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Sunday, March 17, 2013

Ian Gill: Who will protect the land from reckless development? (in The Toronto Star)

"...if we can’t find investors here at home, we can always sell off nationally crucial energy assets to countries like China, who will be happy to extract resources in a foreign country when it can exploit that country’s weak environmental laws.

"That irony alone should give serious pause to Canadians. Certainly, it adds more fuel to Idle No More, given that First Nations are at the front lines of just about every attempt — large or small — to develop Canada’s natural resources in this, our climate change century. ...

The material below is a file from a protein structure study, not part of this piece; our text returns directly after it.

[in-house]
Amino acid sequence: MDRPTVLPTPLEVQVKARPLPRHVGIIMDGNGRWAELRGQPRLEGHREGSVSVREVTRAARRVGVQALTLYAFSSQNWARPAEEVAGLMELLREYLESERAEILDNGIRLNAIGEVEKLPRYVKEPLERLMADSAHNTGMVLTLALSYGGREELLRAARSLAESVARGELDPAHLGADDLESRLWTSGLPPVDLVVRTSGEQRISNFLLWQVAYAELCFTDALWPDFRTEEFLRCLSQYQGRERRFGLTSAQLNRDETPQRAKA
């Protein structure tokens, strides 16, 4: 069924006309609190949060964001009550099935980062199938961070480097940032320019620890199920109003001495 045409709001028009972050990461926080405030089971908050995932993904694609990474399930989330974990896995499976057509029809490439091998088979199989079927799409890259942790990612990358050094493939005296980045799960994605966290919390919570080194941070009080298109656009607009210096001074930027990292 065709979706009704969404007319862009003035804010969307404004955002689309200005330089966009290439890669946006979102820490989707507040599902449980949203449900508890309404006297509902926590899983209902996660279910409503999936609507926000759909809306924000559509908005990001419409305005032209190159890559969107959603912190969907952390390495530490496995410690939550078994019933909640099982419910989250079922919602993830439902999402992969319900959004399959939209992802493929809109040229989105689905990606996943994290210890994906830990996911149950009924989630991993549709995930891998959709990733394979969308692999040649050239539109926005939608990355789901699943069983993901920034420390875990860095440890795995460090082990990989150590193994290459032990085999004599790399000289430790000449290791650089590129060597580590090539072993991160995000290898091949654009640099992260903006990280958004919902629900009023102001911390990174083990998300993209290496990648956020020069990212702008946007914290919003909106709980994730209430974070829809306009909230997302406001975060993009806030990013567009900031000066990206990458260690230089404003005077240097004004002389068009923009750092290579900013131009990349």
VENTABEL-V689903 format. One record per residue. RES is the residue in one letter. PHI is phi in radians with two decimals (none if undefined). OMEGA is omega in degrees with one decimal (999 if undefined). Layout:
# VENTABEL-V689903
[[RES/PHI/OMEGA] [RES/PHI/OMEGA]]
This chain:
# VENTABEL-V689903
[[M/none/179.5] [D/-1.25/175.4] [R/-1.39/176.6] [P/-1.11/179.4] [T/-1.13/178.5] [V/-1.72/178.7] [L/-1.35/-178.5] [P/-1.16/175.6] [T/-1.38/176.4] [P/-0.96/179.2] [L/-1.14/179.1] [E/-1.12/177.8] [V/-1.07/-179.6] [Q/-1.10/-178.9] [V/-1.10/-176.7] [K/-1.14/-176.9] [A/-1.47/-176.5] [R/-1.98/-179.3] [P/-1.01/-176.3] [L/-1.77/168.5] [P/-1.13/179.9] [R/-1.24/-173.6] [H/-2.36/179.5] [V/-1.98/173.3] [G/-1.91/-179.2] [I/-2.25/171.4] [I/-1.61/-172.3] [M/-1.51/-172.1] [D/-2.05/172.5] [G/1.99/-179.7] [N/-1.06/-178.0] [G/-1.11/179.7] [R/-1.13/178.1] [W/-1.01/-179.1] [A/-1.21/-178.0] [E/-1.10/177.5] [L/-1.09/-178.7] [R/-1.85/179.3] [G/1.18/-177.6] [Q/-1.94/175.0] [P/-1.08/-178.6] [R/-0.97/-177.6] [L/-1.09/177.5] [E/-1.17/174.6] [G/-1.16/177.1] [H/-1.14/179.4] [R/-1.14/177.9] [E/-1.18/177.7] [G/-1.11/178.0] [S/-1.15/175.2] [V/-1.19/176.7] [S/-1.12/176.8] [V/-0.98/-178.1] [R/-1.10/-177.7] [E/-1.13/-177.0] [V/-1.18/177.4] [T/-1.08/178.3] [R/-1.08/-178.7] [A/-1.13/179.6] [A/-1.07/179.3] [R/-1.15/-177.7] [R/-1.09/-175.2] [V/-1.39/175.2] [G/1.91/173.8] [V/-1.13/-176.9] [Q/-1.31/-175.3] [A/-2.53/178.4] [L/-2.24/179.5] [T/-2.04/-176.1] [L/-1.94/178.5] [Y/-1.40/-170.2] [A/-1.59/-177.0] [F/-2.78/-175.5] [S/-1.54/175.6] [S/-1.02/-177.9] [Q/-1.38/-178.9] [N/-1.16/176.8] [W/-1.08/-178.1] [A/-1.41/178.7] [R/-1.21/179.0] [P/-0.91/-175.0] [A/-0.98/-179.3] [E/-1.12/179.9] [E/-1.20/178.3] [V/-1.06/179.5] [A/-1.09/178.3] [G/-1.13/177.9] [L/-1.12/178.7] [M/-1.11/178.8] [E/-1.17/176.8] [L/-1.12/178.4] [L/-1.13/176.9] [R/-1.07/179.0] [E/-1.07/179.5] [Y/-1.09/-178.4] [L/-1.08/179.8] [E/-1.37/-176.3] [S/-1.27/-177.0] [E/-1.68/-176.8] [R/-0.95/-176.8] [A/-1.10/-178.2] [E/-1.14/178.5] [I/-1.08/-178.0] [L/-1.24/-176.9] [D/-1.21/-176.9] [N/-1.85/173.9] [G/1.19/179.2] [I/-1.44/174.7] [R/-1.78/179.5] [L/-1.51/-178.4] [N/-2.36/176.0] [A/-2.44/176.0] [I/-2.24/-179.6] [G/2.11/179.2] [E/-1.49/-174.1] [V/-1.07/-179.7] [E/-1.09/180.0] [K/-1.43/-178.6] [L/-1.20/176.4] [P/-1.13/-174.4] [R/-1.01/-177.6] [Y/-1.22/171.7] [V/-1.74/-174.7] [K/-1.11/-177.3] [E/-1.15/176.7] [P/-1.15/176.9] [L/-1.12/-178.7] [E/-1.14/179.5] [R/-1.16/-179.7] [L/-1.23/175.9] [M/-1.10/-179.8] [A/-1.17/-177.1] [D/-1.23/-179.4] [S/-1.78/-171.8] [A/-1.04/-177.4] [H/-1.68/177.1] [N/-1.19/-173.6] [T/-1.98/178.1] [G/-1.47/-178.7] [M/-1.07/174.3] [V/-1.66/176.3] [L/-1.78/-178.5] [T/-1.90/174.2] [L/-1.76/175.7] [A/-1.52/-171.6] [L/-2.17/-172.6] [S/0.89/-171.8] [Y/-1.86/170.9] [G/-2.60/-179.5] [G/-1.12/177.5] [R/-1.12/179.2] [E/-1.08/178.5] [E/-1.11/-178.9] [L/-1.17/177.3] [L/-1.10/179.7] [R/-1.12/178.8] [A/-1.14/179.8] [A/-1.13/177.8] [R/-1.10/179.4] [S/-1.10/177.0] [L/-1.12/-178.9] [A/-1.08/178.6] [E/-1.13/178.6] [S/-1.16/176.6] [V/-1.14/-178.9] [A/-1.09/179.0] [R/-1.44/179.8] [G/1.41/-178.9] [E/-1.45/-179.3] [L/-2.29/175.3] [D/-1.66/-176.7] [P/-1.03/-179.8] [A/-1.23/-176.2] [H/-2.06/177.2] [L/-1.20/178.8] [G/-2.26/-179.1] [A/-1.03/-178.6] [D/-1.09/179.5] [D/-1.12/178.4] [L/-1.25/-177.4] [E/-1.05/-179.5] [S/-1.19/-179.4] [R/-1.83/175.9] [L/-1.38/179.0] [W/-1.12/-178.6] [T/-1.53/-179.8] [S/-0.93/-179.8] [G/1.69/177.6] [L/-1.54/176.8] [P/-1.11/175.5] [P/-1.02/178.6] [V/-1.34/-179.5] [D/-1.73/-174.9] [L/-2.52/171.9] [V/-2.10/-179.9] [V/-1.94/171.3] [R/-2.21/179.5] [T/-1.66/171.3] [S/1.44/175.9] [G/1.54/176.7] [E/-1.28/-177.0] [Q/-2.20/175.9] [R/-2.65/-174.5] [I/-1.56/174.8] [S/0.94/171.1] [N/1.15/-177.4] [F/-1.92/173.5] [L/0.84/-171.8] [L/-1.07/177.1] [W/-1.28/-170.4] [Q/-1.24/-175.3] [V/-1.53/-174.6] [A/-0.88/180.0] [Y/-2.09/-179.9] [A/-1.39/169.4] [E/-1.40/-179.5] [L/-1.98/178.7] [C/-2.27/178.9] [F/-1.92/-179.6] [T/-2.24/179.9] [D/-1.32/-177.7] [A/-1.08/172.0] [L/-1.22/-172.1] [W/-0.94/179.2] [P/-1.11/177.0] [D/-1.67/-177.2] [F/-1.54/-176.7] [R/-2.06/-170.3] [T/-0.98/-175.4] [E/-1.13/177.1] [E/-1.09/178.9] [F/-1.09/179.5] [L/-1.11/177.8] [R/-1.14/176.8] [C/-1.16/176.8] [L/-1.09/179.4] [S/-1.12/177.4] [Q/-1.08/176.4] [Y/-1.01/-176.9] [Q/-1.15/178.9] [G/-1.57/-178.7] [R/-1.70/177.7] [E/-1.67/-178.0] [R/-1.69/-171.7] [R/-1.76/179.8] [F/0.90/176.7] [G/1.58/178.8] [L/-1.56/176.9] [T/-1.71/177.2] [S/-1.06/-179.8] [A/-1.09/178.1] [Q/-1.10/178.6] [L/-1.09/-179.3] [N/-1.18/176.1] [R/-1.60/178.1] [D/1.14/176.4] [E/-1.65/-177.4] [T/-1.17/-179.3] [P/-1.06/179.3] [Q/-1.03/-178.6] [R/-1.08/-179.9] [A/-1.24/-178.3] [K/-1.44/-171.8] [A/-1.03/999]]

"On a trip to Toronto: decidedly unradical, un-environmental Canadians telling me that they are ashamed of the country’s addiction to oil and its treatment of aboriginal people and, unprompted, making a causal link between the two.

"I’m asked about Australia, where I lived and worked most recently, and the news from there isn’t really any better. Canada is not alone in suffering from a split personality when it comes to managing the demands of a growing and greedy society in an era of fiscal austerity and rapidly accelerating environmental stress — let alone dealing fairly with its Indigenous people."

Full article: Who will protect the land from reckless development?.